I wanted a husband who would be the primary earner. I wanted to have several children and be that mom with a car-load of munchkins all talking too loud and stealing each other's happy meal toys and generally raising a ruckus. I also wanted to live somewhere with an active theatrical community so I could stretch those muscles now and again. I decided at some point that I was looking for a husband who would be willing to support me and our children, and that once said children were all school-age, also be alright with my taking on musical or theatrical work, or maybe (*legasp*) more of a "real job", just because I enjoy it. I wanted backyard barbecues and cousins and friends and a royal mess that everybody pitches in to clean up when the party's winding down.
More power to the ladies who hold independence above all. To those who find ways to raise children and have a career they're passionate about. To those who spend their lives advancing the cause of women's equality. To them and more I say Thank you! Thank you for providing me with the freedom, as an educated woman with every opportunity, to decide that I want a little Ozzie & Harriet.
I've gotten flak from both sides of the fence, mind you. I have friends on one side that barely speak to me anymore because they're convinced I've utterly wasted my life and my talents. That by not going straight from college to New York or Europe or God knows where and pounding the pavement until I Got That Big Break, I have somehow failed. That I had an obligation to them, to society, or to God to Make Good because I'm soooooo talented, and I've wasted it all by doing nothing for the last six years. And now, well. Now I've got a kid, and that, dear reader, is the end. My life is over. The world will forever be deprived of all that I might have been and done because I have been lost down the rabbit hole of The Traditional Family.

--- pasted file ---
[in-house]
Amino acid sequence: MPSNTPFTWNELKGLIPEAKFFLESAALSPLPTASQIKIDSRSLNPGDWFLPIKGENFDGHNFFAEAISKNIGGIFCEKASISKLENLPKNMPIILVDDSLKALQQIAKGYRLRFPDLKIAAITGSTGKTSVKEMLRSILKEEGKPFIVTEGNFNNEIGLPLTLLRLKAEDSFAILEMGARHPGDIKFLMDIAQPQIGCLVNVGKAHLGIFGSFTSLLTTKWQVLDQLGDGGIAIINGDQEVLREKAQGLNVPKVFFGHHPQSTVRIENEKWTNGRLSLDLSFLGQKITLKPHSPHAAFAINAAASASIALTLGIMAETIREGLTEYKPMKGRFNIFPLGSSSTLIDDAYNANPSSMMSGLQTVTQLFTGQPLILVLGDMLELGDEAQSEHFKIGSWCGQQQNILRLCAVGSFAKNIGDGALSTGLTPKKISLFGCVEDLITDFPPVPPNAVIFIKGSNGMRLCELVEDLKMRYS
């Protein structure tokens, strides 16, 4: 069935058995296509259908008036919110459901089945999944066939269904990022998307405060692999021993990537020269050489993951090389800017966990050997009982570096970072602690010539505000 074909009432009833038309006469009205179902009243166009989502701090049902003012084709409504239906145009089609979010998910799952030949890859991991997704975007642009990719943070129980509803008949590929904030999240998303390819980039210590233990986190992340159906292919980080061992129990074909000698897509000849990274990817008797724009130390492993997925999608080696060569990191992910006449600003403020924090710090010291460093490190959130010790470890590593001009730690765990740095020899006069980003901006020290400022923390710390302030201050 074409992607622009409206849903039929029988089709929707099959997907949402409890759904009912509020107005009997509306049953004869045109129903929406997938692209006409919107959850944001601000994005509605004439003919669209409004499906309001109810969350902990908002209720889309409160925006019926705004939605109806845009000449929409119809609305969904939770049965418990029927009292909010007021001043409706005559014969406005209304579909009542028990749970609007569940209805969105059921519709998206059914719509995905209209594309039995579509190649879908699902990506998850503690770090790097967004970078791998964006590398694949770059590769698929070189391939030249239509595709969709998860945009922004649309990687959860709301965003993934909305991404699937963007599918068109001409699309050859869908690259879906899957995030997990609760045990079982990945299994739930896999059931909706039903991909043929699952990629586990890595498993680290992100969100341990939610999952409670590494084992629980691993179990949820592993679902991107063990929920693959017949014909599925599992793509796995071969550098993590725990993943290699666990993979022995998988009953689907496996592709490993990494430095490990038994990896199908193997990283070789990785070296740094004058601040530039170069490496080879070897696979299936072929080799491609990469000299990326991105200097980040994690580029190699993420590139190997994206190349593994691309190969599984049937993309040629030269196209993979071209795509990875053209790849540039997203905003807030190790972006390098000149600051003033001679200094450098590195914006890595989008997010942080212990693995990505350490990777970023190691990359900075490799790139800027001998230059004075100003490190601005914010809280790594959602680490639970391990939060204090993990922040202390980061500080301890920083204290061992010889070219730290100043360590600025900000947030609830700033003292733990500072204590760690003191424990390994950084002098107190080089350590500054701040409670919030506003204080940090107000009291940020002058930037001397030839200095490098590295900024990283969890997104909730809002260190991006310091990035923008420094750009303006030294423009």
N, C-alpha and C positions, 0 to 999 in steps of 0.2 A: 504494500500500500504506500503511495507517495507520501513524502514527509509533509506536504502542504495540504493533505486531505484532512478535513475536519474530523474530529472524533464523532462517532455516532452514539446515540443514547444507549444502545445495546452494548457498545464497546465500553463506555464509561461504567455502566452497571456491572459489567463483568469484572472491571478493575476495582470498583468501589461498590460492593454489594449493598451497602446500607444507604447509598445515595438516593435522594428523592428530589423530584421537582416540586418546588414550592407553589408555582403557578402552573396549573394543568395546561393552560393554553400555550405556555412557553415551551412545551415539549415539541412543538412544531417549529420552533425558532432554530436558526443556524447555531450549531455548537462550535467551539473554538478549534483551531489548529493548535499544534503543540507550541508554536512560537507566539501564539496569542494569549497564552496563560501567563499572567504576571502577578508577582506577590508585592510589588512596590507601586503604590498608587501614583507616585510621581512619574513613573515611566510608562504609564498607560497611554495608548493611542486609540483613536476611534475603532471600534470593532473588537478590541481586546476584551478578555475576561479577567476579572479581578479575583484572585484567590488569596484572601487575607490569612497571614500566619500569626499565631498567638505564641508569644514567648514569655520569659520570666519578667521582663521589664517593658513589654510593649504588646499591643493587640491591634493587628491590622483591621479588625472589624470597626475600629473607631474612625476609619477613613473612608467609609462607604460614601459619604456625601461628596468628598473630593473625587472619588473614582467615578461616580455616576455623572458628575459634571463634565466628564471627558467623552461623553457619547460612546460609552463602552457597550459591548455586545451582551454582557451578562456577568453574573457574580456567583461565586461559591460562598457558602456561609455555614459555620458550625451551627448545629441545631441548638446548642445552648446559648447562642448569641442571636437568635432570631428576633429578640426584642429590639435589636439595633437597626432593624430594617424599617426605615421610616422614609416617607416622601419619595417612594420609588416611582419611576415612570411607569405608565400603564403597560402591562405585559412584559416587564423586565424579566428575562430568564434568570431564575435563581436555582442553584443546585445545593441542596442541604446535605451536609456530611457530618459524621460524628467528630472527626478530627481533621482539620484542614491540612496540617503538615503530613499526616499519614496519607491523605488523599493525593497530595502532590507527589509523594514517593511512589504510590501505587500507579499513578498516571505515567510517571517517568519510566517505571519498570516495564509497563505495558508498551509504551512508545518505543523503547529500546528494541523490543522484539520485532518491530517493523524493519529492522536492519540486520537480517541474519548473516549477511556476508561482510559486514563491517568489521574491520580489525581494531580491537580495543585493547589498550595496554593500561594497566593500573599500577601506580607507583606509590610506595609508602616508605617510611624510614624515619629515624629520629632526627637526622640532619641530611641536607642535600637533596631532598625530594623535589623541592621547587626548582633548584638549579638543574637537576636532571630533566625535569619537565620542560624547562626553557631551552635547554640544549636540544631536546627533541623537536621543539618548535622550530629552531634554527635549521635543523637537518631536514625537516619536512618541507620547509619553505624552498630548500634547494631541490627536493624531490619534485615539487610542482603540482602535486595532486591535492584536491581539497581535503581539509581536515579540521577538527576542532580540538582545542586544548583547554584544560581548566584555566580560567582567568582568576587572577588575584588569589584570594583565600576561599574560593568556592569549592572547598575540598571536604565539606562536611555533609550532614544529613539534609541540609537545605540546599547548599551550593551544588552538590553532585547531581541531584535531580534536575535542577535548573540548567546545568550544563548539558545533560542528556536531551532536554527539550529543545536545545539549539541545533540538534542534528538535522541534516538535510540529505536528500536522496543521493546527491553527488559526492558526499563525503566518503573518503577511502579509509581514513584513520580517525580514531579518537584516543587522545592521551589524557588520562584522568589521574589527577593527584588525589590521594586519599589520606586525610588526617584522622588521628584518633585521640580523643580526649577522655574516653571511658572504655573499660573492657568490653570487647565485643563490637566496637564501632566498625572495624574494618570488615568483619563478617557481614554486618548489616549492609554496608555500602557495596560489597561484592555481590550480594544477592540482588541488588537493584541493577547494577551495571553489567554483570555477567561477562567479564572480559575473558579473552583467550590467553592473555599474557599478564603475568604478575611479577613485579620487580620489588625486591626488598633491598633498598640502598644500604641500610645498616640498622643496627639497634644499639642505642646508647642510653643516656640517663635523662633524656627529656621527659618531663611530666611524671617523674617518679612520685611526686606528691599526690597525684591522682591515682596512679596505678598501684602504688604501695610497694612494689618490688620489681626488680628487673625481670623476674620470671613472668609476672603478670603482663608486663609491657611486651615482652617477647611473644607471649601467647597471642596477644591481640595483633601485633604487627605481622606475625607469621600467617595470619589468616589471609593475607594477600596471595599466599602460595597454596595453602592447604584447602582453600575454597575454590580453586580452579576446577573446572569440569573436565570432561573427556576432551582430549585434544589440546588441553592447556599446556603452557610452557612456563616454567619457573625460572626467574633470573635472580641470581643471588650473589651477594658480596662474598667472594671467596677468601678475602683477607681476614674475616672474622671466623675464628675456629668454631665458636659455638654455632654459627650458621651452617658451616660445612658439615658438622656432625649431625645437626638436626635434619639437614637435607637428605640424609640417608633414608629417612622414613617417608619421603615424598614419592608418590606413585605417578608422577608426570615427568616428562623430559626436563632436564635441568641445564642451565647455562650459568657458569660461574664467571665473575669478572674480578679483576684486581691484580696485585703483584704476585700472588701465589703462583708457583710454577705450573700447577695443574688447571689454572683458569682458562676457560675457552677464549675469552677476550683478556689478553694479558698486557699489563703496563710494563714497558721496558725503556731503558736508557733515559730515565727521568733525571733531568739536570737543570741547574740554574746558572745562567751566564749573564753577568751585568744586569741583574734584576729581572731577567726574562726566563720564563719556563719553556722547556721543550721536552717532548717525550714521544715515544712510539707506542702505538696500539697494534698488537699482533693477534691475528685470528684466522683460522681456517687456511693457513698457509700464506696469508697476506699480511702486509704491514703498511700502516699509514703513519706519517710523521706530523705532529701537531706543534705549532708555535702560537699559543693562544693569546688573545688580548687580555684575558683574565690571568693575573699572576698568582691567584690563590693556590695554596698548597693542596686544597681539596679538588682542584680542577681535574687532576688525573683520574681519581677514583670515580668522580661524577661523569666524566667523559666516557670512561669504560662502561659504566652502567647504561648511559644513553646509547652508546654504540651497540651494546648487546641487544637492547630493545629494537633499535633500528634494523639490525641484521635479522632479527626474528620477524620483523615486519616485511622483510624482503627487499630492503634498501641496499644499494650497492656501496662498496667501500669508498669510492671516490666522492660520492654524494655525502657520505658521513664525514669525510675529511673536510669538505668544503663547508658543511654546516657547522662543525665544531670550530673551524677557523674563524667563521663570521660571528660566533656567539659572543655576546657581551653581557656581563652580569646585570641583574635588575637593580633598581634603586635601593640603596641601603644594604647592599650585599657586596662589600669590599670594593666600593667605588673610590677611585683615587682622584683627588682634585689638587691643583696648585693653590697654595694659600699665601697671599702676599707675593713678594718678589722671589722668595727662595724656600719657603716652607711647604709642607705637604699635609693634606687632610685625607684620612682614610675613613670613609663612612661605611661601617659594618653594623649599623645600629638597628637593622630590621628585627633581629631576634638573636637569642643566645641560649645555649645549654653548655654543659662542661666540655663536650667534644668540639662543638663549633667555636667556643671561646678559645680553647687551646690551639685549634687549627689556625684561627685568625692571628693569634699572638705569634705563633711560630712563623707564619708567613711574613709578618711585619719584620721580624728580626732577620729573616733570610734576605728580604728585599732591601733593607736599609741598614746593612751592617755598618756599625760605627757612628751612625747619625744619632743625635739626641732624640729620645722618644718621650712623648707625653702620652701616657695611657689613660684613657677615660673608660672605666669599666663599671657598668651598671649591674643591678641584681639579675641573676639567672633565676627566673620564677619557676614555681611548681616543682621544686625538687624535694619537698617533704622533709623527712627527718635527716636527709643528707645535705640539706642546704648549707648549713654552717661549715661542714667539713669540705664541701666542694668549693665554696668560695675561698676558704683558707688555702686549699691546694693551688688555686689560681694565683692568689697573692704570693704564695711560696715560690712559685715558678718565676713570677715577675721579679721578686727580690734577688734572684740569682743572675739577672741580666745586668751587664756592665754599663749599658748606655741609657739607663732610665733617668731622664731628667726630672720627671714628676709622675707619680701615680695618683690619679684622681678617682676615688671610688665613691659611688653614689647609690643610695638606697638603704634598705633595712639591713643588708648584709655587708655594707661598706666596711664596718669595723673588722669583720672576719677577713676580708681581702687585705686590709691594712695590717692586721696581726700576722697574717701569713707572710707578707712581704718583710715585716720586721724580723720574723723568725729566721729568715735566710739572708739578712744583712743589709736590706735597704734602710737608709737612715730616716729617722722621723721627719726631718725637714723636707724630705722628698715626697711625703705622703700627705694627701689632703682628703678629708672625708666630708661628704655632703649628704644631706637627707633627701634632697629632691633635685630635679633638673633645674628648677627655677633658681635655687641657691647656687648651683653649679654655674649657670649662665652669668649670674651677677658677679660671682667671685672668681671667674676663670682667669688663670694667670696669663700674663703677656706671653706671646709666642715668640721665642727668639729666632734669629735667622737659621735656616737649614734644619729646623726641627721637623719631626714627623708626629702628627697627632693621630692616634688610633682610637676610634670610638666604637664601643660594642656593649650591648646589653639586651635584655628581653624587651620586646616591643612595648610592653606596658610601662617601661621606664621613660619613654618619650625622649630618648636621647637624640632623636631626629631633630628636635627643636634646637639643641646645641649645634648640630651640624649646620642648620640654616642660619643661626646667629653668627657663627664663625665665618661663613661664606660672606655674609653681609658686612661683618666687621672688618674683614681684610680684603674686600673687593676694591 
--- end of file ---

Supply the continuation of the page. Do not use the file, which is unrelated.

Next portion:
On the other end are the folks that think I'm finally starting to "get it". People that watched me grow up and tsk'd when I danced in church, that still think "a woman's place" (don't even get me started on that phrase) is in the home, in the kitchen, submissive and largely silent. They still criticize my handling of daily affairs and suggest that I'm far too pampered, having my mother in law here to do all the "hard work". (Seriously, she's 70. She handles cooking dinner and does the dishes because she wants to, otherwise she'd have nothing to do.) No few are astonished when my husband tells them that I handle the family budget and decide when we have money to do special things. Some raise raise a critical brow when I ask them not to suggest that my 8 month old might benefit from being left to cry himself to sleep, or launch into prophecies of doom and damnation and juvenile detention facilities when I let it slip that I don't plan to EVER strike my children for any reason. The folks that figure I was blessed with a beautiful voice and a creative mind so that I could use them to Advance God's Kingdom, that I had an obligation to God, to the Church, to my Family to be some freakish reincarnation of my mother. And now, well. Now I've got a kid, and that, dear reader, is the beginning. I'll straighten my head out and fall in line, now, right?
Neither end seems to grasp that I do what I do because this is what I want to do.
Thankfully, the population of each extreme is slim, and to the lot I say this; You're both wrong. I am not, nor was I ever, obligated to do anything or be anyone. My mother did her job and raised me with full knowledge of my potential. (Good gravy, what a loaded word, potential.) I fulfilled her expectation that I go to college and got a degree before I got married. I didn't do nothing for six years. I spent a fair chunk working, a goodly amount enjoying being young and married, and no small span figuring out who I am and what *I* want out of life. My only obligations are those I choose to accept. Being a wife and an equal partner. Raising a child. Being me.
For now, what I want is to get us out of debt (we're making progress!), to take care of my son and my husband, and to work towards a healthier and less stressful life for all of us. My future plans consist of a few more babies, homeschooling (because I still think our kids will be bored silly in a regular school), and making time to sing and write and draw and garden because I love doing it. And if somewhere along the way, an opportunity to audition for AGT or snag a regular evening at a microphone or turn my crocheted lace into a viable line of income happens to present itself, then I'll happily jump on board.
For now... this is my life... and I like it.